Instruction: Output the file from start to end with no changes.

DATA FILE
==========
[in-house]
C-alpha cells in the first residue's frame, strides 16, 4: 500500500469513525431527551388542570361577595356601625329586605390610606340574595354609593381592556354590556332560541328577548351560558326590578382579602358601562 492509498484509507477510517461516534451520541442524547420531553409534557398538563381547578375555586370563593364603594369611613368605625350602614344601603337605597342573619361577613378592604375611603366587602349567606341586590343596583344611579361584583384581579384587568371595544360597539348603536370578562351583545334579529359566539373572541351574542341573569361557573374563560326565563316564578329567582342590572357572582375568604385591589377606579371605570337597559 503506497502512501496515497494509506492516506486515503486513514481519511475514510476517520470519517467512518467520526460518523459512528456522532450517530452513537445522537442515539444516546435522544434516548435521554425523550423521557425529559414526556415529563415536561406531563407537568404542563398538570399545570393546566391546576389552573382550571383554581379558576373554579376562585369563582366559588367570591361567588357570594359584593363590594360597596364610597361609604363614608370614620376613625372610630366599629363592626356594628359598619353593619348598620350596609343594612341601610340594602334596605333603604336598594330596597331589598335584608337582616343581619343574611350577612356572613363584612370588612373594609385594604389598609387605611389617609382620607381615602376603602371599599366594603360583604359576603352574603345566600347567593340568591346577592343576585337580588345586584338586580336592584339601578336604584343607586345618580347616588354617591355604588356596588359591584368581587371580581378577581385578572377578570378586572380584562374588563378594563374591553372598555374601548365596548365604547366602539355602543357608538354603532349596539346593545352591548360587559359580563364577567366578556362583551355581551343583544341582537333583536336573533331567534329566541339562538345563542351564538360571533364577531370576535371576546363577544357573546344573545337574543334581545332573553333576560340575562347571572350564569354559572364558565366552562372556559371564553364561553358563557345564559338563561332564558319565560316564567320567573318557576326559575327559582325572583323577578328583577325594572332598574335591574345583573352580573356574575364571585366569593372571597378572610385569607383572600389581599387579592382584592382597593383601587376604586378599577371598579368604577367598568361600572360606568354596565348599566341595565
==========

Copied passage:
[in-house]
C-alpha cells in the first residue's frame, strides 16, 4: 500500500469513525431527551388542570361577595356601625329586605390610606340574595354609593381592556354590556332560541328577548351560558326590578382579602358601562 492509498484509507477510517461516534451520541442524547420531553409534557398538563381547578375555586370563593364603594369611613368605625350602614344601603337605597342573619361577613378592604375611603366587602349567606341586590343596583344611579361584583384581579384587568371595544360597539348603536370578562351583545334579529359566539373572541351574542341573569361557573374563560326565563316564578329567582342590572357572582375568604385591589377606579371605570337597559 503506497502512501496515497494509506492516506486515503486513514481519511475514510476517520470519517467512518467520526460518523459512528456522532450517530452513537445522537442515539444516546435522544434516548435521554425523550423521557425529559414526556415529563415536561406531563407537568404542563398538570399545570393546566391546576389552573382550571383554581379558576373554579376562585369563582366559588367570591361567588357570594359584593363590594360597596364610597361609604363614608370614620376613625372610630366599629363592626356594628359598619353593619348598620350596609343594612341601610340594602334596605333603604336598594330596597331589598335584608337582616343581619343574611350577612356572613363584612370588612373594609385594604389598609387605611389617609382620607381615602376603602371599599366594603360583604359576603352574603345566600347567593340568591346577592343576585337580588345586584338586580336592584339601578336604584343607586345618580347616588354617591355604588356596588359591584368581587371580581378577581385578572377578570378586572380584562374588563378594563374591553372598555374601548365596548365604547366602539355602543357608538354603532349596539346593545352591548360587559359580563364577567366578556362583551355581551343583544341582537333583536336573533331567534329566541339562538345563542351564538360571533364577531370576535371576546363577544357573546344573545337574543334581545332573553333576560340575562347571572350564569354559572364558565366552562372556559371564553364561553358563557345564559338563561332564558319565560316564567320567573318557576326559575327559582325572583323577578328583577325594572332598574335591574345583573352580573356574575364571585366569593372571597378572610385569607383572600389581599387579592382584592382597593383601587376604586378599577371598579368604577367598568361600572360606568354596565348599566341595565